RIP: Babe DeMay


Babe DeMay and Dominic Colindres at Austin in 2016.
Babe DeMay and Dominic Colindres at Austin in 2016. Dean F. Adams | SuperbikePlanet

For a guy who helped design both versions of the Harley-Davidson XR750 engine, Babe DeMay didn’t really seem to be a strong enthusiast of the iconic American racing engine.

I called him once at his shop for something a few years back. He was in the middle of pulling an engine out of one of his XR750s (solo) and he was quite, ah, dismissive, of the XR750 engine, his input on its design and how legendary the mill had become in racing. His thoughts on that day seemed centered on how heavy the engine was (160 pounds), that it took at least 25 hours of upkeep for every race it did and that it was painfully expensive to maintain. I think Babe, on that day of solo engine removal, was 83 years old.

Do you have a crane or a cherry picker to pull the XR750 out of the frame? I asked. No, I just lift them out, he said.

Later, Babe said that one of the happiest days of his life was seeing his XR750s leave the driveway in someone else’s vehicle. With the cash from that sale he could commence work on his final race bike project, the Yamaha FZ07 mill, of which he was one of the originators of the Yamaha engine being used in dirt track.

Babe was a rider/engineer/tuner for the majority of his adult life. As a rider he was one of the original FBFI (fast boys from Illinois) then transitioned to Harley’s race department with Dick “Obie” O’Brien. By the end of the 1970s he was working with Kenny Roberts at Yamaha.

The Yamaha FZ07 project had all of Babe’s enthusiasm late in life. Finally, this was a modern engine that was reliable and made decent power while it didn’t actually need to come apart to the crankshaft seemingly after every practice session.

One of Babe’s last riders was Dominic Colindres, a very fast rider who unfortunately was paralyzed while racing Babe’s Yamaha at Peoria. Babe went home after that and it was said he was finished with racing. However the last time I spoke with him he said he was ready to go racing again and all he needed was a rider and a sponsor “it’s all ready to go”.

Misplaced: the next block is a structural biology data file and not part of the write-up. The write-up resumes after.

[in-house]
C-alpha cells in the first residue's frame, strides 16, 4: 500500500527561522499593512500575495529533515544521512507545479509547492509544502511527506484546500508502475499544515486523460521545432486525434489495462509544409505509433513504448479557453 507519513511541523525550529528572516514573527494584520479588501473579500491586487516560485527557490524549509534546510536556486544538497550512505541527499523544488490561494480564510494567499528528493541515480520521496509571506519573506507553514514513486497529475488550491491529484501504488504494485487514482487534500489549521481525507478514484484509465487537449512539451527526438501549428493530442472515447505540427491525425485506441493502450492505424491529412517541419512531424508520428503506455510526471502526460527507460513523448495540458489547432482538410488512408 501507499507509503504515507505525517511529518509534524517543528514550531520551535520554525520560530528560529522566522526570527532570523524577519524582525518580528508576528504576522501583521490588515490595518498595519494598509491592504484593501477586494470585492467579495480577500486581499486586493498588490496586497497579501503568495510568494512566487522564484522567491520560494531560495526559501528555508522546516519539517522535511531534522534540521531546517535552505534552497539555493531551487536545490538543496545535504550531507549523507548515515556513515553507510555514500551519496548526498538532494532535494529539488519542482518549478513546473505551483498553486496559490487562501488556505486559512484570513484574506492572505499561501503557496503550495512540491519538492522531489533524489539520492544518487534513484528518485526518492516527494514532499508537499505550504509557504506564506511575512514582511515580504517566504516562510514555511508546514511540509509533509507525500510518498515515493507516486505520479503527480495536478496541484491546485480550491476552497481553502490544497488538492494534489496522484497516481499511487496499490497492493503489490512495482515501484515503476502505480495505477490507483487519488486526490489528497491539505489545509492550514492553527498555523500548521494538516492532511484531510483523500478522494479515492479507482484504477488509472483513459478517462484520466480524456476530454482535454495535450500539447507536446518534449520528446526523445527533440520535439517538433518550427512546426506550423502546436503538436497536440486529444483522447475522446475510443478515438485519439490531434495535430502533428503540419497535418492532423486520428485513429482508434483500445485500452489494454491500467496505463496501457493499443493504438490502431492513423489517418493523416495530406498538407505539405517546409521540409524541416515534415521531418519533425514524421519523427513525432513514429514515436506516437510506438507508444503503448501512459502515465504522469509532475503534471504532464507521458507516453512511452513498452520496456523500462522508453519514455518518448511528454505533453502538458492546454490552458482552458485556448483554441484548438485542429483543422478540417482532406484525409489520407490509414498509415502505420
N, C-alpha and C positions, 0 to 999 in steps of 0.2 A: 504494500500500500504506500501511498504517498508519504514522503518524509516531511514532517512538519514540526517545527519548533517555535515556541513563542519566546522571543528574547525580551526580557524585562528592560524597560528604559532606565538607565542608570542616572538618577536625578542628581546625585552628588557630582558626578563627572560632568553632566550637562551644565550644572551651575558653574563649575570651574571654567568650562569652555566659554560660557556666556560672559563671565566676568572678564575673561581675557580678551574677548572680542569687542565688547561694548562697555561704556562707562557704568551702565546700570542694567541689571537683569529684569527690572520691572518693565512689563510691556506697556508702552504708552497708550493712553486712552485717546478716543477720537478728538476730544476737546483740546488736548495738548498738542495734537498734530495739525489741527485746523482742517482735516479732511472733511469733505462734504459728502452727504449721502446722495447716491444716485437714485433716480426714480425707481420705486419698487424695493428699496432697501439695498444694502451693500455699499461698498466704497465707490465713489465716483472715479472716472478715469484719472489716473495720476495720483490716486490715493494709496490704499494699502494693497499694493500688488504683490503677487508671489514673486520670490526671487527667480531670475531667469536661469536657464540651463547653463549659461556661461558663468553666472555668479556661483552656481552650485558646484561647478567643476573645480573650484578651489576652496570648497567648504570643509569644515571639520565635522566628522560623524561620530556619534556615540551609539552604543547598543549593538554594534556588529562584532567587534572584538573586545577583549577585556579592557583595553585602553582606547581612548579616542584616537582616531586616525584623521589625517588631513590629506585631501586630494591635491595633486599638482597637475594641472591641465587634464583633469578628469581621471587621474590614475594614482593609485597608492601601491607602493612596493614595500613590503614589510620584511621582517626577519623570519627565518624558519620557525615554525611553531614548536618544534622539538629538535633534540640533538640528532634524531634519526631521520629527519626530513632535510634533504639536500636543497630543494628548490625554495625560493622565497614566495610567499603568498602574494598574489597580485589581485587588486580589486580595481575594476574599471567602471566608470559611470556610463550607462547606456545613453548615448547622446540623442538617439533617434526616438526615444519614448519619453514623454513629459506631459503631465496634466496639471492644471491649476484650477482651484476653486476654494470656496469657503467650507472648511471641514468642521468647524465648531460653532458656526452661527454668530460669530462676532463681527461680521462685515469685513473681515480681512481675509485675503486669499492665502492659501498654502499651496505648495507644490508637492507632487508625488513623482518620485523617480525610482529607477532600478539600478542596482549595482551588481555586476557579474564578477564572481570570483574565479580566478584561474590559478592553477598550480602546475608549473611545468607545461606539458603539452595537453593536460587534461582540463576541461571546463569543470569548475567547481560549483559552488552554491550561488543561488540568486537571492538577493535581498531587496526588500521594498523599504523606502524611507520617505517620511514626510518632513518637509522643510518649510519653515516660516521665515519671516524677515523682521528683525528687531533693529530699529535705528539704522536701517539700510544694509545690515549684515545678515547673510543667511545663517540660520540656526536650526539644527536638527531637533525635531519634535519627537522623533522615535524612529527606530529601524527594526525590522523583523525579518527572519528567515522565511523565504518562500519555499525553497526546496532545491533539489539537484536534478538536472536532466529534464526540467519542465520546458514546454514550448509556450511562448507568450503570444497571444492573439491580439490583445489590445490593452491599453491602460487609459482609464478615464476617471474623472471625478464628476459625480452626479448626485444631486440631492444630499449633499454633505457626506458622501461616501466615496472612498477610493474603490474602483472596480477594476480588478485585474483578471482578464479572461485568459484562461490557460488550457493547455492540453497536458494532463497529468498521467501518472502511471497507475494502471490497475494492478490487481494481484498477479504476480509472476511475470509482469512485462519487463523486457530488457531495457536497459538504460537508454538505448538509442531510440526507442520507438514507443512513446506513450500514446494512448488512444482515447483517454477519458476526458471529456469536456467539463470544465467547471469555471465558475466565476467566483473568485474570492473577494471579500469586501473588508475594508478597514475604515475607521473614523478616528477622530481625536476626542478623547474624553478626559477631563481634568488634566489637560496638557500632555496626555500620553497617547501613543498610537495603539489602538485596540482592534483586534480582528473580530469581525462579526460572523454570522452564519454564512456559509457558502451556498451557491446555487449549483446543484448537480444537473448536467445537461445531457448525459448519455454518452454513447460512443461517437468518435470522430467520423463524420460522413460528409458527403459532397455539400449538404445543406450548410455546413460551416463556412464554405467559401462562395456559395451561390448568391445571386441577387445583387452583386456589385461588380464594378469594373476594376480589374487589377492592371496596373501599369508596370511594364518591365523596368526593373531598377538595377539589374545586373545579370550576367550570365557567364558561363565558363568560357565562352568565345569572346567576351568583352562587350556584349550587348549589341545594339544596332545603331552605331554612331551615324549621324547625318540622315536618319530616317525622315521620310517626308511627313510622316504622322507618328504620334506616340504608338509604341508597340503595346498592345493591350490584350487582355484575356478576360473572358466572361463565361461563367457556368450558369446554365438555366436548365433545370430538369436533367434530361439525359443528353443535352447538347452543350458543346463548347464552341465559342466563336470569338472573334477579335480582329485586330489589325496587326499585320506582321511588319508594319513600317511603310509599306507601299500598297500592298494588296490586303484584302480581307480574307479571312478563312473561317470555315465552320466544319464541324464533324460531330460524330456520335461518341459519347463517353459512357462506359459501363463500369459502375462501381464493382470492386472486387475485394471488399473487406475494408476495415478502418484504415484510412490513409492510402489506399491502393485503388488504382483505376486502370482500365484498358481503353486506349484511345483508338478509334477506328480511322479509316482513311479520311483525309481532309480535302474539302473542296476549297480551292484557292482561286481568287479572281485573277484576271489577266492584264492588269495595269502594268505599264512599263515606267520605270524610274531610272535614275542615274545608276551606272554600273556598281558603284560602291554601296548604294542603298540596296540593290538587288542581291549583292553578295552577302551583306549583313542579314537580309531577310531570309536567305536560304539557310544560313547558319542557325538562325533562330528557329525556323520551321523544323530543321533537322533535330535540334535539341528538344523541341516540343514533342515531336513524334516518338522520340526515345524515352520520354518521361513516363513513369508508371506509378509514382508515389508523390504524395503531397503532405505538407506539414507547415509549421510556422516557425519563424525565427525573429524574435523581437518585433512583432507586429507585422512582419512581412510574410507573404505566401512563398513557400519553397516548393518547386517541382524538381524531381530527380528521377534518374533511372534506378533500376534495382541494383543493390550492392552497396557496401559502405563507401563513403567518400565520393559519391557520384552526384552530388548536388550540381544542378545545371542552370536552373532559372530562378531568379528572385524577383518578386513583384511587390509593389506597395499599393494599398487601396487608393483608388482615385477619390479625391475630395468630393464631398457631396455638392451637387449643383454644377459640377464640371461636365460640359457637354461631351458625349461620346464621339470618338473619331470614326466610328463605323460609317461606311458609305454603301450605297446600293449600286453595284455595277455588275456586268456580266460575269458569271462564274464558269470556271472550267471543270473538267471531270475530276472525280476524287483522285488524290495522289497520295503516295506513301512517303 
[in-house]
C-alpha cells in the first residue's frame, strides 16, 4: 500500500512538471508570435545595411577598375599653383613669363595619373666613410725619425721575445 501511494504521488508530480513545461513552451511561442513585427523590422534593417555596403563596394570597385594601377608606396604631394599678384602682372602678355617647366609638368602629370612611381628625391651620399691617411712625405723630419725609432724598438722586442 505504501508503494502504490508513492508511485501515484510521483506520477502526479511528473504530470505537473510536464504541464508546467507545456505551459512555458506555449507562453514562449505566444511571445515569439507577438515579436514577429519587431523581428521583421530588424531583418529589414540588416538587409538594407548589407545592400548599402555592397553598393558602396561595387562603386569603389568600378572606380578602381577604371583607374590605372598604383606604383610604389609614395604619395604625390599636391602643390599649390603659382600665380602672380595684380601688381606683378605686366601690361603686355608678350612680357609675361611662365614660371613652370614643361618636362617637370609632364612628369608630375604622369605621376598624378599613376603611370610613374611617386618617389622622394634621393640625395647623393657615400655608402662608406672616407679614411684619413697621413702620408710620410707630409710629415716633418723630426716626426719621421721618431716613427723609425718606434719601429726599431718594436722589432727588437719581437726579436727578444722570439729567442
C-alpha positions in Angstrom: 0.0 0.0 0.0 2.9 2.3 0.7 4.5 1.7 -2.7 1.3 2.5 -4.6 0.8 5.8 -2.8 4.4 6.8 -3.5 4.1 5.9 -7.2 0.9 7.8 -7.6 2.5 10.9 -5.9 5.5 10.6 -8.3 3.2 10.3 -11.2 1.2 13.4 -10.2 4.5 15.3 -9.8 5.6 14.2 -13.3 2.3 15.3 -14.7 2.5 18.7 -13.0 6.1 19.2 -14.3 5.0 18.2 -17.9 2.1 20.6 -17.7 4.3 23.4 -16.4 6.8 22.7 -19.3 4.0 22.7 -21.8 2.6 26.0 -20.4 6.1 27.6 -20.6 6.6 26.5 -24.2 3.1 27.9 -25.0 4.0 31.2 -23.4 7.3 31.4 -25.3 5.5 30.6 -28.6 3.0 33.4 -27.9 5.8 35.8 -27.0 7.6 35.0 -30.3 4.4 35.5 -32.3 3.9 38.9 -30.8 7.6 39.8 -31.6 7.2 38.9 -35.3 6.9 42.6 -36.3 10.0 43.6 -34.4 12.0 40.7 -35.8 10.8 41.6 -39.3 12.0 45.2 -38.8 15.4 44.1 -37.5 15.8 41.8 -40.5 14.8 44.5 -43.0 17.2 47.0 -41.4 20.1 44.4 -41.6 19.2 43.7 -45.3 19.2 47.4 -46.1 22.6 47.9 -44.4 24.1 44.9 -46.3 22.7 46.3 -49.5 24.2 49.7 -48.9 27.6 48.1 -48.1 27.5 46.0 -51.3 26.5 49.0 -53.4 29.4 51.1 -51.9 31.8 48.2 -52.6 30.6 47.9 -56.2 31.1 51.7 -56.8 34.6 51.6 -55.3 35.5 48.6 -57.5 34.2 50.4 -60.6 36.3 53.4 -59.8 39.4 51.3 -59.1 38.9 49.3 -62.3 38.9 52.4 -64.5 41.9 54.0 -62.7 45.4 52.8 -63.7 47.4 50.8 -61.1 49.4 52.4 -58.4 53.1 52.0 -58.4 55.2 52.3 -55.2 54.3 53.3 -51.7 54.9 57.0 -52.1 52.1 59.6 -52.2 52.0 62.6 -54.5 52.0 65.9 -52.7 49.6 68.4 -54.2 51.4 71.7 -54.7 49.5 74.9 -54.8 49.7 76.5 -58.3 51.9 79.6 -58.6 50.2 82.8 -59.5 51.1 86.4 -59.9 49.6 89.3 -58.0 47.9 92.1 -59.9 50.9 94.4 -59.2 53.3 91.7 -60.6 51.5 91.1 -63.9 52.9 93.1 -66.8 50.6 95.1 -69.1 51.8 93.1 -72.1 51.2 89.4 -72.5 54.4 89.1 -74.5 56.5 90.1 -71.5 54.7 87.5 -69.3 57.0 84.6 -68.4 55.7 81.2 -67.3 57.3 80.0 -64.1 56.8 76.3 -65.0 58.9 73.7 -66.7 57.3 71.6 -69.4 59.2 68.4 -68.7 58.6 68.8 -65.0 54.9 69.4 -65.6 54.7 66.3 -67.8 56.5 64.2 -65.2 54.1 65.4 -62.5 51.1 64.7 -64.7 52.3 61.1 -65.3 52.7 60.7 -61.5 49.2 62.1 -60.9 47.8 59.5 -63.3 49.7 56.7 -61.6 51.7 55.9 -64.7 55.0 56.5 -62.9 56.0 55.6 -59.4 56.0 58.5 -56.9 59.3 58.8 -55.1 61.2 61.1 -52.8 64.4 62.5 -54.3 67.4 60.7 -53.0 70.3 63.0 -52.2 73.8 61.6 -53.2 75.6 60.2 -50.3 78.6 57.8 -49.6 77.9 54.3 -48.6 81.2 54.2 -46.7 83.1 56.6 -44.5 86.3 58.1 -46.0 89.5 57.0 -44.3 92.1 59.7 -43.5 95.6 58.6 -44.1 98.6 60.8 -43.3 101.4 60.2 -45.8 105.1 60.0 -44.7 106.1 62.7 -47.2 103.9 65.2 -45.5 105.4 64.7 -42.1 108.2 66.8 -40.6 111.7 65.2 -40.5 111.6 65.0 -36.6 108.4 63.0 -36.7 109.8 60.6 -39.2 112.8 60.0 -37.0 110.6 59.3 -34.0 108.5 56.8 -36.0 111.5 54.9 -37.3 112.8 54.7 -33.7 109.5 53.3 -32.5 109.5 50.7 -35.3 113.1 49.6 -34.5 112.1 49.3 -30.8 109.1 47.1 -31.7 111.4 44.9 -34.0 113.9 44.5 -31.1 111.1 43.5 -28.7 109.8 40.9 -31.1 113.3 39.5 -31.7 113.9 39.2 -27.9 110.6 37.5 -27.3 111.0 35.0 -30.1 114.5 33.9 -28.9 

He died yesterday at 88.

A younger colleague of Babe’s said of him today:

Babe was old school and always to the point, but always polite as well. In the decade or more I worked with him, he always asked if I had time to talk before he launched into what he needed. We had a conversation once about the XR, and he said something along the lines of, “Harley stopped assembling new XR engines a long time ago. Now when you order one you just get a crate of parts to put together. I think they started doing that because they knew we were going to throw 90% of the original parts in the garbage and install good quality components instead.”

Before I met him in person, we spent a lot of time on the phone. His soft and slightly quavery voice made me wonder if he was really up to running a dirt track team at his age. Then I met him in person at the track and watched him sling fully built race engines around like they were nothing. He was such an impressive guy in so many ways.

He was incredibly supportive of his riders, and worked in an apprenticeship type model. Quite a few of his riders lived with him and worked in the shop with him. That didn’t mean it was something glamorous like rebuilding forks or porting a head. It usually took the form of “The shop sink is dirty, go get the scouring powder and a sponge. When you’re done with that, get the broom.” I remember one rider pushed back against such lowly work, he was out the door and on his own the next morning.

I feel privileged that I got to know him a little. He was a special guy, and they don’t make them like Babe any more.


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